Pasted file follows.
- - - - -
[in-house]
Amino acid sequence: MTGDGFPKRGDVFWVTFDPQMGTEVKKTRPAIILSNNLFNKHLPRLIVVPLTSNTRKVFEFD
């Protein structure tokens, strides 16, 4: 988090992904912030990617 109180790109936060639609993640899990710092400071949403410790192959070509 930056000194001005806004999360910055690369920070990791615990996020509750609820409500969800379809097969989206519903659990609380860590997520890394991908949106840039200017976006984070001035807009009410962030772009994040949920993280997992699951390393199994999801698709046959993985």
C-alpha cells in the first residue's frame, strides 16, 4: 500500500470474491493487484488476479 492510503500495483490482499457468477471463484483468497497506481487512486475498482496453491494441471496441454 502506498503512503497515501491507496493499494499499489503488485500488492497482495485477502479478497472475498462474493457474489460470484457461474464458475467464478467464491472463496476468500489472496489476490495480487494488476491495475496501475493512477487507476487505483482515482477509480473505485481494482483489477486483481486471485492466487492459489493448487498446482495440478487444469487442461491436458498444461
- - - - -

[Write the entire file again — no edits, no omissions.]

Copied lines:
[in-house]
Amino acid sequence: MTGDGFPKRGDVFWVTFDPQMGTEVKKTRPAIILSNNLFNKHLPRLIVVPLTSNTRKVFEFD
């Protein structure tokens, strides 16, 4: 988090992904912030990617 109180790109936060639609993640899990710092400071949403410790192959070509 930056000194001005806004999360910055690369920070990791615990996020509750609820409500969800379809097969989206519903659990609380860590997520890394991908949106840039200017976006984070001035807009009410962030772009994040949920993280997992699951390393199994999801698709046959993985």
C-alpha cells in the first residue's frame, strides 16, 4: 500500500470474491493487484488476479 492510503500495483490482499457468477471463484483468497497506481487512486475498482496453491494441471496441454 502506498503512503497515501491507496493499494499499489503488485500488492497482495485477502479478497472475498462474493457474489460470484457461474464458475467464478467464491472463496476468500489472496489476490495480487494488476491495475496501475493512477487507476487505483482515482477509480473505485481494482483489477486483481486471485492466487492459489493448487498446482495440478487444469487442461491436458498444461